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Eye-Tracking Performance and Engagement of Attention

Charles Shagass, MD; Richard A. Roemer, PhD; Marco Amadeo, MD
Arch Gen Psychiatry. 1976;33(1):121-125. doi:10.1001/archpsyc.1976.01770010077015.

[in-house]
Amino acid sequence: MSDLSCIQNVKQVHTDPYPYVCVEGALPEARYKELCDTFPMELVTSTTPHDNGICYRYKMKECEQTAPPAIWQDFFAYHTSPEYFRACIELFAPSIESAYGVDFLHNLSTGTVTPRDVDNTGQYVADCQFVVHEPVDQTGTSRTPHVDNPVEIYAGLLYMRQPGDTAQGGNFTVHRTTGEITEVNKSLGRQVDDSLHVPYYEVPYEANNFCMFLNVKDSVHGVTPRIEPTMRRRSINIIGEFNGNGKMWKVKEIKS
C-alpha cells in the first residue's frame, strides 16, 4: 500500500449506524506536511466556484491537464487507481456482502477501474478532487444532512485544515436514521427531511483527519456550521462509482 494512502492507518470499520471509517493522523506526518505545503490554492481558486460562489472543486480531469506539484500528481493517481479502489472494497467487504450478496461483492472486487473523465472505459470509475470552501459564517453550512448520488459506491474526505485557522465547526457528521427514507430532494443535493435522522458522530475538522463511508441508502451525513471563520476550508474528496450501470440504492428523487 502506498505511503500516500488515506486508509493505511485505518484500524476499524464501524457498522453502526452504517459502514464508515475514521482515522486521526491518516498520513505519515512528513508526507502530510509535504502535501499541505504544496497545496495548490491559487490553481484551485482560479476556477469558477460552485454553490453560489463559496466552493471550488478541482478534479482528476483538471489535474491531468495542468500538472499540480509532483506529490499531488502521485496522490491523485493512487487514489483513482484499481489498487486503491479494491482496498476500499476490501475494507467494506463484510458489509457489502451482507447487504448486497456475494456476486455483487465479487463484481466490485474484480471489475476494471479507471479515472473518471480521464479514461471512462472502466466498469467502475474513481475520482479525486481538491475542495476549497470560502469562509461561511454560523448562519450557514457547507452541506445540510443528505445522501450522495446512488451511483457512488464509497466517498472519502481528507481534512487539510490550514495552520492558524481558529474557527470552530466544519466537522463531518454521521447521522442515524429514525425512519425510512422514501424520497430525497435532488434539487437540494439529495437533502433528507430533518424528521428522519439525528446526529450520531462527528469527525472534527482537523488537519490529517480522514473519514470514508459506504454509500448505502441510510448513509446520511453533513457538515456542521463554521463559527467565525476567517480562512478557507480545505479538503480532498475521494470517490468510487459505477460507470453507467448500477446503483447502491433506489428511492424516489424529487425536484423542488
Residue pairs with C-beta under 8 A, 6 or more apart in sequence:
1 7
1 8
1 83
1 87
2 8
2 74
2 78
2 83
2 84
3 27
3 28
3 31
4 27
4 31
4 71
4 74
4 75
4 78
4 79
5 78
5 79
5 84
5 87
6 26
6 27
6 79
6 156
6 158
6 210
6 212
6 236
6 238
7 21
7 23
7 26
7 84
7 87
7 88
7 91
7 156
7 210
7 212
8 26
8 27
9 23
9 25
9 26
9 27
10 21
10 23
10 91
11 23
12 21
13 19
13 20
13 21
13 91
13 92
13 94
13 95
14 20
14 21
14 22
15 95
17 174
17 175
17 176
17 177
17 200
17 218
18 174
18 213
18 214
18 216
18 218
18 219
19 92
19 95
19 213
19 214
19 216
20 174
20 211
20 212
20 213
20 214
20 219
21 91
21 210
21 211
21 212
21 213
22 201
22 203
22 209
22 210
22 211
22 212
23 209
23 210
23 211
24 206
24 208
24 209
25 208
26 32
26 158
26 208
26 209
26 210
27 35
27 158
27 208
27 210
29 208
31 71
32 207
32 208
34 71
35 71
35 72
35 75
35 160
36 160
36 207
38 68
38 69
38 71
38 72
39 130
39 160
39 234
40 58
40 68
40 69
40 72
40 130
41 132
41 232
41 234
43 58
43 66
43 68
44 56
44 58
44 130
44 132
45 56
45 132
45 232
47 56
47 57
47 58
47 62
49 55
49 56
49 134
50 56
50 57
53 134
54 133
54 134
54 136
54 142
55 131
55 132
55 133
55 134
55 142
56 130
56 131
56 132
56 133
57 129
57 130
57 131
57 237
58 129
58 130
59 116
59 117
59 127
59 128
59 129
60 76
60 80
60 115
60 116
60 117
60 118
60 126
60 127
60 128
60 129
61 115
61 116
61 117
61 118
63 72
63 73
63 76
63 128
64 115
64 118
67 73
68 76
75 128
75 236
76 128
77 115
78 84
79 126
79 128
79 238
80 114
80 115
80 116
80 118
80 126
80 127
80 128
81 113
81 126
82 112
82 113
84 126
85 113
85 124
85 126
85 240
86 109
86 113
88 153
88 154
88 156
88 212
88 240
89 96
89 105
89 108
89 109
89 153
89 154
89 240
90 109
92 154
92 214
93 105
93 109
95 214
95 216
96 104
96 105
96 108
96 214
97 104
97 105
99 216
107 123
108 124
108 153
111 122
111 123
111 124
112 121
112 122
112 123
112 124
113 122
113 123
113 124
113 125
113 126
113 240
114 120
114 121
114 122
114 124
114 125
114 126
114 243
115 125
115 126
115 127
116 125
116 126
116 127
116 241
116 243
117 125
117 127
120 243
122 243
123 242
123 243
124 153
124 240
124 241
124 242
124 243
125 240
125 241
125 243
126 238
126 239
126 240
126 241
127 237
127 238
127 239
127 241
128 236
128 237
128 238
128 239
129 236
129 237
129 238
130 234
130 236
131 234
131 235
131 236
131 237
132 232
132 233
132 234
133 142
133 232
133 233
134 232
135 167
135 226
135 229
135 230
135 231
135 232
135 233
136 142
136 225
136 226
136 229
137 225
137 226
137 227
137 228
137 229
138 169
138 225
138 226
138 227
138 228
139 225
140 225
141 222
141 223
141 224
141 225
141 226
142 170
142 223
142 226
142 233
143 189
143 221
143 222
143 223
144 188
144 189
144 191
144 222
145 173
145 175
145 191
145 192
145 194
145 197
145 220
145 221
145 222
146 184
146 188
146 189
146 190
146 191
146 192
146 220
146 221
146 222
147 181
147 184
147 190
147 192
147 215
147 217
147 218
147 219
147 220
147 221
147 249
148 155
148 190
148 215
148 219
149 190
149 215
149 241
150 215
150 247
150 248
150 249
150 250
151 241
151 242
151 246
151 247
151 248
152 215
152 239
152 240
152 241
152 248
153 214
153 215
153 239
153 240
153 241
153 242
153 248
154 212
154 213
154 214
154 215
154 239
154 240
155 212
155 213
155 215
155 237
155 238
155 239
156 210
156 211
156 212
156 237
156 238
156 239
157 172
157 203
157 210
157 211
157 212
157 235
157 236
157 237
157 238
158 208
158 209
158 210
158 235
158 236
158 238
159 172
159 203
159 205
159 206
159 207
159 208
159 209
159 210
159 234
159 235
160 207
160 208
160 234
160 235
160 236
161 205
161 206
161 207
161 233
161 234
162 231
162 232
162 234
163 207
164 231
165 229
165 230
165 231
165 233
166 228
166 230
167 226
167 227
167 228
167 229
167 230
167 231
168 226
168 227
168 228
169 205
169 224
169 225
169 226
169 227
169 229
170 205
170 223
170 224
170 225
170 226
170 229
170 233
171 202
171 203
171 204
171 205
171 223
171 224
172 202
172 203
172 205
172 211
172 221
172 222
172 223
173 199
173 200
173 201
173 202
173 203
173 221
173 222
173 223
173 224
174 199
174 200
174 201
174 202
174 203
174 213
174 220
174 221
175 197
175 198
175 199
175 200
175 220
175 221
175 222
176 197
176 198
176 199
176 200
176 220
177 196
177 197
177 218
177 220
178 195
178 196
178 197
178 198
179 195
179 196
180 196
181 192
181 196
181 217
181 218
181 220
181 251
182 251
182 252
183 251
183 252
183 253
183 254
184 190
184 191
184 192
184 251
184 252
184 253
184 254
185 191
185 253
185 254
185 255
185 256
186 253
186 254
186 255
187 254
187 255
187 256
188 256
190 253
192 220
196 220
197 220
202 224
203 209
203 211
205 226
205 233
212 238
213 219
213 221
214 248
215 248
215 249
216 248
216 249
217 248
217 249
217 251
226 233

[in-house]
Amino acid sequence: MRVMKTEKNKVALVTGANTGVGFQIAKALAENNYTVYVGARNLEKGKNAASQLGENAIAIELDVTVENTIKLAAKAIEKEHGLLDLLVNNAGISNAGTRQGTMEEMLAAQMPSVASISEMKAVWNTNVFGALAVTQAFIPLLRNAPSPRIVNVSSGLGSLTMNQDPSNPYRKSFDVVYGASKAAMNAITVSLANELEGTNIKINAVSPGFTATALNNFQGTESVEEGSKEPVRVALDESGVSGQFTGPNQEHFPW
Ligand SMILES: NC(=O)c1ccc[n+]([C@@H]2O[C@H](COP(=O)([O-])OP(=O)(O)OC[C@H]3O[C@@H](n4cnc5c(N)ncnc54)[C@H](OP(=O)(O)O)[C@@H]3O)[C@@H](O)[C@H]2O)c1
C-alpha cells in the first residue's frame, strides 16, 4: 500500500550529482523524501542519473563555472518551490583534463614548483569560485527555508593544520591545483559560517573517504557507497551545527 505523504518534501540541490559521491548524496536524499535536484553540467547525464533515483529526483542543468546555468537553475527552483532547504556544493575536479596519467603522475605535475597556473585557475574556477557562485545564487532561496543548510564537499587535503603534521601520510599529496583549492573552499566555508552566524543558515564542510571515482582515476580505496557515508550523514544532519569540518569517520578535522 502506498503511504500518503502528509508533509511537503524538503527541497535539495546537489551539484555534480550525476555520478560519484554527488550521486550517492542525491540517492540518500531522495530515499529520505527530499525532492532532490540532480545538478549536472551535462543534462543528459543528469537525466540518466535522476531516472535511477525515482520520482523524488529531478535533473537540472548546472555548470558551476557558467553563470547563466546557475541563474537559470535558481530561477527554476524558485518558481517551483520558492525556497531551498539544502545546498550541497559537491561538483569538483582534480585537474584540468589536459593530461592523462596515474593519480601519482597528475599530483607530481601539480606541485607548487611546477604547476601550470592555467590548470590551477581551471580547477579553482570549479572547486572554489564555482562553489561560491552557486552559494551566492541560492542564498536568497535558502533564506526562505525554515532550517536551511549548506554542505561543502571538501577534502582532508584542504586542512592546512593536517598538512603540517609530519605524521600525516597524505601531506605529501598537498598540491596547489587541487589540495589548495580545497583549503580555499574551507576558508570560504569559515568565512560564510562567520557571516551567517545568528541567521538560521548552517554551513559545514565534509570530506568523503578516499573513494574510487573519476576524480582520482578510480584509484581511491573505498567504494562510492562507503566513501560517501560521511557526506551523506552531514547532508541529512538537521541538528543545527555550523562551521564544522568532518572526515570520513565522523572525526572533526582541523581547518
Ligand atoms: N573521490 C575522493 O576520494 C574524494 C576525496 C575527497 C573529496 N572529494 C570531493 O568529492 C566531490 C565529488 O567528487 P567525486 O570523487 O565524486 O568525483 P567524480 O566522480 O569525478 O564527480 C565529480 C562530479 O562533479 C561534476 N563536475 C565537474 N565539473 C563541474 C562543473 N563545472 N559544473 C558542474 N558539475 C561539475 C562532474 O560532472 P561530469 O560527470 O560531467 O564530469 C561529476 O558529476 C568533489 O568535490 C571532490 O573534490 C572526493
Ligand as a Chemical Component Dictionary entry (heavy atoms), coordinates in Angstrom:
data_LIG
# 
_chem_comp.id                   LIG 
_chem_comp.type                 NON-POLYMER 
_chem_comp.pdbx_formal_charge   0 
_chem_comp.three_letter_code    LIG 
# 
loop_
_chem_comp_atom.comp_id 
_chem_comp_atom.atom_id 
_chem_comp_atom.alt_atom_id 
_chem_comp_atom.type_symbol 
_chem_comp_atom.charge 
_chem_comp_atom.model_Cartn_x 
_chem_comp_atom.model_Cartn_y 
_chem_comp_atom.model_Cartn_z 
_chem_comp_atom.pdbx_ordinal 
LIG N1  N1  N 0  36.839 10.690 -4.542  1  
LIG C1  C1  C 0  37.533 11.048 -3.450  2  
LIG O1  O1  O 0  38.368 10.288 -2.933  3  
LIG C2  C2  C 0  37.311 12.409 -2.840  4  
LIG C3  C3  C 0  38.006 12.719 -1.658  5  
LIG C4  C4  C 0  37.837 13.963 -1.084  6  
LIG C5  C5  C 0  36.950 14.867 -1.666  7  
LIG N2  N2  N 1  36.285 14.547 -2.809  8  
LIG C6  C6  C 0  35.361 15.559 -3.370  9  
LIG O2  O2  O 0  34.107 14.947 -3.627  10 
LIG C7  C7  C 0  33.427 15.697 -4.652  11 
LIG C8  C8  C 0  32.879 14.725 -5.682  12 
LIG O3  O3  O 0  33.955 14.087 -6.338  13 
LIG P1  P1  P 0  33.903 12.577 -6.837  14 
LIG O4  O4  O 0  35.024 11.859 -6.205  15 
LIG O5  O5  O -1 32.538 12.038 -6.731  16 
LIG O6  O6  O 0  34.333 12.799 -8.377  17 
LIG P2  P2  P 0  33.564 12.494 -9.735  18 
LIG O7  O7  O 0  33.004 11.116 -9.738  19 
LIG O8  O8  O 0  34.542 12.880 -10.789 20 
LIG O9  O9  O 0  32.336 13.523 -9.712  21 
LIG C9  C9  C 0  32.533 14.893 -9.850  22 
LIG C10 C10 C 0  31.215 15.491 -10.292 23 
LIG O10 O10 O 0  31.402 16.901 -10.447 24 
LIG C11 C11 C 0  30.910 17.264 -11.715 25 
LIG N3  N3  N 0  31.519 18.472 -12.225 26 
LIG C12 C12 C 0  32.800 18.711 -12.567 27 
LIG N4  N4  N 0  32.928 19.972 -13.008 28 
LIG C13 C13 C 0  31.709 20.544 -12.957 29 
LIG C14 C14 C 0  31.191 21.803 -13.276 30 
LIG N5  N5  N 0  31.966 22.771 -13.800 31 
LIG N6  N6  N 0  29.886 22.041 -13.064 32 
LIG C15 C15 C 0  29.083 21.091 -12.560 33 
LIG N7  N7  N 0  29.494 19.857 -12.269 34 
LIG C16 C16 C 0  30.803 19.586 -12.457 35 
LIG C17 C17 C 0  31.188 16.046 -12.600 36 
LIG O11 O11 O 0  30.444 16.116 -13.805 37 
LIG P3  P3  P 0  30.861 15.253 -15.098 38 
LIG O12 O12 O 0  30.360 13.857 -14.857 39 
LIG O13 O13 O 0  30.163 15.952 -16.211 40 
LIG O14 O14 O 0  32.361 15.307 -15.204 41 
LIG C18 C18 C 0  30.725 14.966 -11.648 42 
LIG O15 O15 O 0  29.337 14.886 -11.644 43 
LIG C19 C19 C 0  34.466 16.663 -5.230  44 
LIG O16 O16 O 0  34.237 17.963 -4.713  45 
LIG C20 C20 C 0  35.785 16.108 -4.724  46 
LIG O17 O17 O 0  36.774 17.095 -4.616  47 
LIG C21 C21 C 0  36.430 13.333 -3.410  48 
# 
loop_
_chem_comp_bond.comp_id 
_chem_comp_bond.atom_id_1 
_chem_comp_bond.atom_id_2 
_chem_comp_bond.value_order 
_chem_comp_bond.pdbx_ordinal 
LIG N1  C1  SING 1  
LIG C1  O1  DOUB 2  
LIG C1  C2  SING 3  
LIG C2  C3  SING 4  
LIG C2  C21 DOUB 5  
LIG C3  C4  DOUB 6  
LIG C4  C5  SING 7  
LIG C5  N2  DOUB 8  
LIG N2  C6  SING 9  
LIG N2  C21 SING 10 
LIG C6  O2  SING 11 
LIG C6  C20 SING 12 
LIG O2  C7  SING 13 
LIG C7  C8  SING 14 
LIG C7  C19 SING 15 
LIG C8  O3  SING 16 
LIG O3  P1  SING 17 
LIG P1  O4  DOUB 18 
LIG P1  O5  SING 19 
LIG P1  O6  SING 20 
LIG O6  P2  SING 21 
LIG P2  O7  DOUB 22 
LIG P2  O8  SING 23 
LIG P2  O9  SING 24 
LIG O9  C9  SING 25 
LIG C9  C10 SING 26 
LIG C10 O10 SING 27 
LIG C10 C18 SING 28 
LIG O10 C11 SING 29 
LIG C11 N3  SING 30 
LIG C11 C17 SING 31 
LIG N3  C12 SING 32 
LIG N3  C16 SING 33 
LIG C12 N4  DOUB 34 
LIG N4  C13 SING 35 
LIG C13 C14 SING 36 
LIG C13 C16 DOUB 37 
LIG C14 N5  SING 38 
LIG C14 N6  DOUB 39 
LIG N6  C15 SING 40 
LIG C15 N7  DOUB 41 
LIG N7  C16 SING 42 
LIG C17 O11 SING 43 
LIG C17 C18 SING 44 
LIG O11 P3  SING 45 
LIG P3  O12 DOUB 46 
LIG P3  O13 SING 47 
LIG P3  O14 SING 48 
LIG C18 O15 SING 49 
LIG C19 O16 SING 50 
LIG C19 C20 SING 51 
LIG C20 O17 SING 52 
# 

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• Eye-tracking dysfunction has previously been demonstrated In psychotic patients. To investigate possible influences on this finding of factors related to attention, subjects were required to read numbers while tracking an oscillating pendulum or a pendulum-like target displayed on an oscilloscope tube. Subjects for the pendulum task were 16 nonpatients and 21 patients; 10 nonpatients and 14 patients performed the other task. Introduction of the number-reading maneuver greatly improved tracking performance in both tasks in patients and nonpatlents. The results indicate that poor eye-tracking can be improved by facilitating attentional effort; it is suggested that the number-reading maneuver improved tracking by providing extra feedback cues. The poorer the base line performance, the greater the improvement. However, differences between patients and nonpatients were not abolished with number reading.

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